|For goodness sake, what's with the photo shoot with a hot water bottle?|
Don't for a second imagine that this is a cathedral of calm and learning because it isn't. One or two security guards stand at the entrance just in case people try to sneak off with DVDs, or possibly even books, and beyond that the cafe where a group of elderly women sit and enjoy a long chat and a cup of tea in the warm before collecting their wheelies and pottering off home. The bank of computers to the right is fully populated, largely by goggle-eyed young people, while down at the far end, beyond the sofas for loafers and a solitary knitter, always there with her neon yarn, toddlers hop, skip, jump and squeal in the soft play children's area.
This is all exactly as it should be, for this is how I can creep unnoticed into the stacks containing Dewey Decimal System 746.432, sit on the floor and browse the craft and knitting books. For it's here that I flick through those knitting books that always have an i-phone cover, a beanie hat, at least one, possibly as many as five, scarves, and a hot water bottle cover. One even has knitted pebbles. And I think: does anyone really use a hot-water bottle cover? And whatever is the use of knitting three different sizes of pebbles? I ponder all this until the day I buy a felted sweater at a charity shop sale in Herne Bay and I bring it home and remember that you can make said hot-water bottle covers and phone cosies from such material and skip the knitting. So I get the scissors and cut, for even I can afford to waste £1.50 if it doesn't work, and sew up a hot water bottle cover on the Bernina. Then I thread some yarn into a darning needle and blanket stitch round the trimmed remnants until I have a little pocket that resembles a sampler executed by a five-year old. And believe me when I tell you that my life is transformed. For I discover that everybody should have a hot-water bottle cover because it is the most comforting way of warming the bed without burning your feet and it keeps down the heating bills. What's more the hottie stays warm all night long, thus avoiding that horrible moment in the morning when your feet hit cold rubber. As for the phone cosy, more miracles. The phone does not shatter when dropped and can be found immediately in the bottom of your handbag by touch alone because of its tactile woolly cover. It is, indeed, like having a pet lambkin tucked away, comforting to the touch, and so helps me to cope with modern life in a way that I had thought no longer possible.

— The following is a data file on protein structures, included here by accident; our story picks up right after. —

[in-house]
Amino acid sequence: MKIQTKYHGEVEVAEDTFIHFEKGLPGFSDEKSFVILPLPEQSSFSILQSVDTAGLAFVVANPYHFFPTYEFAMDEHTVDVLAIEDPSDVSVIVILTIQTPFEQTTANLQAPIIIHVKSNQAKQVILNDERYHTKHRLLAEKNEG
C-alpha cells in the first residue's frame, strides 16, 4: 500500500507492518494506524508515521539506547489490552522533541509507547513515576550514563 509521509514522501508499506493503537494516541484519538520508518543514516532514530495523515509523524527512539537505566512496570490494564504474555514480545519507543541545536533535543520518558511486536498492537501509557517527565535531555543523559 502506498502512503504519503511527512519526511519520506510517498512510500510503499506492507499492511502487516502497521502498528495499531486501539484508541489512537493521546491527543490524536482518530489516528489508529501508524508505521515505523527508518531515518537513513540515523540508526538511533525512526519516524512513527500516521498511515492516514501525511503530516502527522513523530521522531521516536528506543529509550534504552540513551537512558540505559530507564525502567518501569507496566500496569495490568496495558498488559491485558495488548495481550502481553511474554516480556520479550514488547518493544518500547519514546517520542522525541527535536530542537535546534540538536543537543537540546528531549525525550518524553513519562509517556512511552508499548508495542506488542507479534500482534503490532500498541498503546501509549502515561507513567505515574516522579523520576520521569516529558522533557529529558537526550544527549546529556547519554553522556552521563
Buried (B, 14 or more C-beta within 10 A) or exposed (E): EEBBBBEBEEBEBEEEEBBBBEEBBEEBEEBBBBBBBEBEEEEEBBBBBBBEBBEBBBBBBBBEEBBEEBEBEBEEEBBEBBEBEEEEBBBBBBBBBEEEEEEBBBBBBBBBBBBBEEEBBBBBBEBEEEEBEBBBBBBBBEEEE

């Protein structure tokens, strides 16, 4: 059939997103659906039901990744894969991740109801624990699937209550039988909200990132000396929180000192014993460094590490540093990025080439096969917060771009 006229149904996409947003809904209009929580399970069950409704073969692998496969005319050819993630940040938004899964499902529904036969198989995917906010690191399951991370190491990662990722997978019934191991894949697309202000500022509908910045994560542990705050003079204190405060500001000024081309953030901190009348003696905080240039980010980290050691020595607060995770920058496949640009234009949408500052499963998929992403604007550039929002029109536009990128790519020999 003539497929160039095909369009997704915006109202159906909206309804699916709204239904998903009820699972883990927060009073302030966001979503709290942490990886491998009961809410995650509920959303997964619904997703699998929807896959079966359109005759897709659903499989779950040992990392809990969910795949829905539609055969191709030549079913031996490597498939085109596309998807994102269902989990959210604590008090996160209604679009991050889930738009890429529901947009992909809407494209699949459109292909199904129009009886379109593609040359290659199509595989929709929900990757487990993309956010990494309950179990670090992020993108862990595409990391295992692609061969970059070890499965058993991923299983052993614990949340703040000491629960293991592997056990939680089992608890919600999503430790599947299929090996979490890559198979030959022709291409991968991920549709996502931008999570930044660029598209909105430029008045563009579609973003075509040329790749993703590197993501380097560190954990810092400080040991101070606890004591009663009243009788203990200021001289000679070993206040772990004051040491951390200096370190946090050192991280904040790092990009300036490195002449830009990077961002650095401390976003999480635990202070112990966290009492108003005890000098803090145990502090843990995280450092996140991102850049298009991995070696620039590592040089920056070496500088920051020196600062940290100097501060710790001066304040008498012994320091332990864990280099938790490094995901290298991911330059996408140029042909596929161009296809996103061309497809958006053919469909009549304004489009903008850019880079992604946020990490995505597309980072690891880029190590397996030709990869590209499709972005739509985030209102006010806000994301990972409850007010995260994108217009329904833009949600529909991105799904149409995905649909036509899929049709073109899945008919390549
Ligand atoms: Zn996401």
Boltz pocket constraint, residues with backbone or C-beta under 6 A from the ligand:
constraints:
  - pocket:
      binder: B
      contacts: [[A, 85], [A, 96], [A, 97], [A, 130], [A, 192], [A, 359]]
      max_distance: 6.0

I am deadly serious: get the instructions or wing it, make the hot-water bottle cover and the phone cosy or plead to someone else to make you one. Your life will be warm and stress free until spring arrives, possibly longer.
As for those knitted pebbles, they are lined up along the top of the lower sash window in the (ha!) knitting room, just above the gap where an updraught creeps in, made up in the colours of seaside stones - blue, grey, dark yellow. Every now and then I pick one up and press it pleasingly into the palm of my hand. That's how you will find me on a cold, dark day, thinking of Dungeness.